Community-based management and participatory monitoring of natural resources have been advocated as better strategies because they are cheaper than externally-driven alternatives and promote pro-environmental behaviors. However, the successful implementation and sustainability of such initiatives depends on resource users' willingness to engage. Some studies claim that resource users will only participate and invest their time in management when the financial benefits received exceed the costs. However, evidence suggests that people cooperate and may volunteer even when not directly rewarded. We evaluated whether economic benefits earned from resource exploitation or cooperative behavior better explained the likelihood of people's voluntary participation in monitoring. We studied an Amazonian forest community in Brazil, who harvested and traded a commercially-important non-timber forest product (NTFP), and gathered data using the following procedures: a survey applied to 166 adults in order to estimate people's NTFP dependence, cooperative behavior and intention to engage in monitoring tasks; and the implementation of pilot-monitoring tasks to observe who participated. Based on mixed-effects regressions, the results indicated that both factors can predict intended and actual participation, although cooperative behavior was a stronger and more consistent predictor. Thus, fostering community cooperation may outcompete financial benefits in ensuring engagement in natural resource management.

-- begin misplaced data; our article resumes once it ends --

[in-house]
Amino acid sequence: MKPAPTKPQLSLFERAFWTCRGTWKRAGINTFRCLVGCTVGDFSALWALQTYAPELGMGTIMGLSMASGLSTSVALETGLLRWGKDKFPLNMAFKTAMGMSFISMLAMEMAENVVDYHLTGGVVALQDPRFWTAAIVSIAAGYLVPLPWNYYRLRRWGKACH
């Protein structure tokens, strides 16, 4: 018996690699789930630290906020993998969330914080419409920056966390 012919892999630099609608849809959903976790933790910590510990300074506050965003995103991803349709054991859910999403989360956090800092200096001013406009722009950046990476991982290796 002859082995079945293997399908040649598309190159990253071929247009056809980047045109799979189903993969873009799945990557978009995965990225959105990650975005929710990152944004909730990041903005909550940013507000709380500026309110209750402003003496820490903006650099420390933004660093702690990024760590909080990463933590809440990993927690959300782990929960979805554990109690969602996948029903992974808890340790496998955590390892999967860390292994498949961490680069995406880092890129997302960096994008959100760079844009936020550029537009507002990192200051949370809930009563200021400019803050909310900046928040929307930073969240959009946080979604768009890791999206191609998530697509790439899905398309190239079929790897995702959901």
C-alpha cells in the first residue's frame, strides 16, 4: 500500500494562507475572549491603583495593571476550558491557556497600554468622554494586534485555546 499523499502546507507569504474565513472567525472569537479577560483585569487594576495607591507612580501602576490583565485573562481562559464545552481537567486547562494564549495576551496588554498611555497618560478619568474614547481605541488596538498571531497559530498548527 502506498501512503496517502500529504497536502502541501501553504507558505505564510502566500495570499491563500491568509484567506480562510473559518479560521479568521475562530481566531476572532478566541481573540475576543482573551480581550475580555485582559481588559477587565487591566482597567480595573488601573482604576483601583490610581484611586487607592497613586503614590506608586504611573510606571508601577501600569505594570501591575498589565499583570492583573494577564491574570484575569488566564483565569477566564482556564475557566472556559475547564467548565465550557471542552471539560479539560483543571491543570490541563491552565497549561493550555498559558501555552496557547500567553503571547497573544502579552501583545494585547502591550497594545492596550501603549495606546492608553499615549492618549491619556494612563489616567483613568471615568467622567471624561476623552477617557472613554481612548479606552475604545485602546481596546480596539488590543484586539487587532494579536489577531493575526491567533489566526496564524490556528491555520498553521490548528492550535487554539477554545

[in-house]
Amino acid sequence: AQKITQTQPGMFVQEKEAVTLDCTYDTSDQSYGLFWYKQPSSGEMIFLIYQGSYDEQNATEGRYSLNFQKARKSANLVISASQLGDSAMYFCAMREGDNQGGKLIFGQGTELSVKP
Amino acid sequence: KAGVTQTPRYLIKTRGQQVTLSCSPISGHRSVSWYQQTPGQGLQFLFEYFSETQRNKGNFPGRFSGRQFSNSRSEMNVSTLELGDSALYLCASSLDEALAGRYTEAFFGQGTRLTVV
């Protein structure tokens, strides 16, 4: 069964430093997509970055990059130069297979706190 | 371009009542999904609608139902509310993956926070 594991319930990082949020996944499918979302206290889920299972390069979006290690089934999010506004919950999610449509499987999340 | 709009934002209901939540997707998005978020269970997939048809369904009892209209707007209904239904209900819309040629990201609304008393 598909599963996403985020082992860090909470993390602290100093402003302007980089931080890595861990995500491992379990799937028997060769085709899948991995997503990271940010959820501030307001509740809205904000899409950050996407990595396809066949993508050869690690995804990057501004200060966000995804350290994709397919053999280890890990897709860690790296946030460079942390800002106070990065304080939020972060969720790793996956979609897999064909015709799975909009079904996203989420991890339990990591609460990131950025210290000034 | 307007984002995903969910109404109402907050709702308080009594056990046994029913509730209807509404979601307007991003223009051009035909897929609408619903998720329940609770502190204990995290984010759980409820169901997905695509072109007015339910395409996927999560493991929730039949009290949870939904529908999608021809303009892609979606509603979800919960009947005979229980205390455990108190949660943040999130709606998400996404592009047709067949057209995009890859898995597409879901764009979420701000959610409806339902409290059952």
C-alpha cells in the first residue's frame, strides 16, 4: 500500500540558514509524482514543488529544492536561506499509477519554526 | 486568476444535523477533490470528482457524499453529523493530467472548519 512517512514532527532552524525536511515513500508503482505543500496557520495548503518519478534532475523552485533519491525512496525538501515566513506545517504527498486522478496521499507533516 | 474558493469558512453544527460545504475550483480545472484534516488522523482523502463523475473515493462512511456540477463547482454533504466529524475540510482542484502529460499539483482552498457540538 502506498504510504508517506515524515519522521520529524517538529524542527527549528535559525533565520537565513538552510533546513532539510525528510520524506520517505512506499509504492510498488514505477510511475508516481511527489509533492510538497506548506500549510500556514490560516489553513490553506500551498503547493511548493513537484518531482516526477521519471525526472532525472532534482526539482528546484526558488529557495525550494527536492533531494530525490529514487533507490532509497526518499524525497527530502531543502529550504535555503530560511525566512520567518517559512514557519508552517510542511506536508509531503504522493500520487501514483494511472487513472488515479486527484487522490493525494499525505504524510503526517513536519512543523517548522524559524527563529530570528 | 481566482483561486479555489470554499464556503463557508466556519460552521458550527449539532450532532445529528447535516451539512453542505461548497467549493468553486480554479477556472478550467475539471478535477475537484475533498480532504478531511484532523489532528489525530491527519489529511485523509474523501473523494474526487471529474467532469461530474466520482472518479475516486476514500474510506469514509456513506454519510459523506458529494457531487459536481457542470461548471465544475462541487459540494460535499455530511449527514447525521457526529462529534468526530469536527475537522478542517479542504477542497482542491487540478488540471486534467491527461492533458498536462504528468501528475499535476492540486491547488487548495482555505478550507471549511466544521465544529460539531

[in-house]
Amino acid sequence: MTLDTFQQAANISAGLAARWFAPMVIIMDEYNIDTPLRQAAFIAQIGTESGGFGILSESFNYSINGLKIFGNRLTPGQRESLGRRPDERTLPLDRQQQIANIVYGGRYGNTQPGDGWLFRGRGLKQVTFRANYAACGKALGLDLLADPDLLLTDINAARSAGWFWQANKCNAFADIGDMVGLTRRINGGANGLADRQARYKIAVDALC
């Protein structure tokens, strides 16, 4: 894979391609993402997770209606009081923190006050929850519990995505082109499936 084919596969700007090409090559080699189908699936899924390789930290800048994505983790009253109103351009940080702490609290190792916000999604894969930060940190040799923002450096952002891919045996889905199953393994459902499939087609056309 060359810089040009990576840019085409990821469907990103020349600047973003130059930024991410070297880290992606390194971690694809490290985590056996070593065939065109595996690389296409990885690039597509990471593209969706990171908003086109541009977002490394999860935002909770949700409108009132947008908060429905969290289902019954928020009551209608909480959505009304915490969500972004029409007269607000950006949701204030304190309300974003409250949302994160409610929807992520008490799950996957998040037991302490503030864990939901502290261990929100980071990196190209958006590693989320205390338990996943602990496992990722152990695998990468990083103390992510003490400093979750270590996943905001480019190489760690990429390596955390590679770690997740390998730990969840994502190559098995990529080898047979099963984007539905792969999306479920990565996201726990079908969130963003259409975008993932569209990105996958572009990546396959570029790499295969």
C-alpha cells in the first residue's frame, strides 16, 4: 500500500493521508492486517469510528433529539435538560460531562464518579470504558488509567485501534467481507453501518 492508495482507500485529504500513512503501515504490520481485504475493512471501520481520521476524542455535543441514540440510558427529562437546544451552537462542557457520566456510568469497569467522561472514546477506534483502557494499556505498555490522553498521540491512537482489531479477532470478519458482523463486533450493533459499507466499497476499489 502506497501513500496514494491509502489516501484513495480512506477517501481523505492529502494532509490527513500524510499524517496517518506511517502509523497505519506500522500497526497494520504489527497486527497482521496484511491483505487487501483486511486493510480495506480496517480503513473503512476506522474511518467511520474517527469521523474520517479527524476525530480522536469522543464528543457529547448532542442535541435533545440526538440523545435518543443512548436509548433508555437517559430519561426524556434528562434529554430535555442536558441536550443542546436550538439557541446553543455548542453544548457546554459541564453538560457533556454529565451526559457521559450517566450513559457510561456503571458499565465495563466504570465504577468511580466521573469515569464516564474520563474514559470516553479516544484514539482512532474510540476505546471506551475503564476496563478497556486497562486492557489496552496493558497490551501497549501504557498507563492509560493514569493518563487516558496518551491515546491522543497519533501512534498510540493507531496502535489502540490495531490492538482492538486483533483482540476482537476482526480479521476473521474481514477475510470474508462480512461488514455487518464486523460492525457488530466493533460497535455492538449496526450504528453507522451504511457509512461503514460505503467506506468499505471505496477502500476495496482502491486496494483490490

Ecological Economics – Elsevier
Published: May 1, 2018
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